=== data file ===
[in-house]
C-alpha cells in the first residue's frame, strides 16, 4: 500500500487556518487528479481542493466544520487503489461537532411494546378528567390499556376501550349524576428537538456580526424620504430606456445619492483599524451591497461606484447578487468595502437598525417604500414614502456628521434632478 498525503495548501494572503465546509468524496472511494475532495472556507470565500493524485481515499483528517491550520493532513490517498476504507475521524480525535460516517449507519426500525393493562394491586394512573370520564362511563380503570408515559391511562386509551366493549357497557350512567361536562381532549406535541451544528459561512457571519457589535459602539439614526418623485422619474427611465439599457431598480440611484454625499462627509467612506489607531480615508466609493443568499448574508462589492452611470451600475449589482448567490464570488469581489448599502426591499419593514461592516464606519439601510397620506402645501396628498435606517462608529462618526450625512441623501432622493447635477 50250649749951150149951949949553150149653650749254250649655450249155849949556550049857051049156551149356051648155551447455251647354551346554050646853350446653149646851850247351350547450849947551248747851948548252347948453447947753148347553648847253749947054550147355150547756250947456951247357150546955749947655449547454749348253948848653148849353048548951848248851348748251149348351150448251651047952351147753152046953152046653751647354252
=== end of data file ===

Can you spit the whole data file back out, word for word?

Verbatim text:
[in-house]
C-alpha cells in the first residue's frame, strides 16, 4: 500500500487556518487528479481542493466544520487503489461537532411494546378528567390499556376501550349524576428537538456580526424620504430606456445619492483599524451591497461606484447578487468595502437598525417604500414614502456628521434632478 498525503495548501494572503465546509468524496472511494475532495472556507470565500493524485481515499483528517491550520493532513490517498476504507475521524480525535460516517449507519426500525393493562394491586394512573370520564362511563380503570408515559391511562386509551366493549357497557350512567361536562381532549406535541451544528459561512457571519457589535459602539439614526418623485422619474427611465439599457431598480440611484454625499462627509467612506489607531480615508466609493443568499448574508462589492452611470451600475449589482448567490464570488469581489448599502426591499419593514461592516464606519439601510397620506402645501396628498435606517462608529462618526450625512441623501432622493447635477 50250649749951150149951949949553150149653650749254250649655450249155849949556550049857051049156551149356051648155551447455251647354551346554050646853350446653149646851850247351350547450849947551248747851948548252347948453447947753148347553648847253749947054550147355150547756250947456951247357150546955749947655449547454749348253948848653148849353048548951848248851348748251149348351150448251651047952351147753152046953152046653751647354252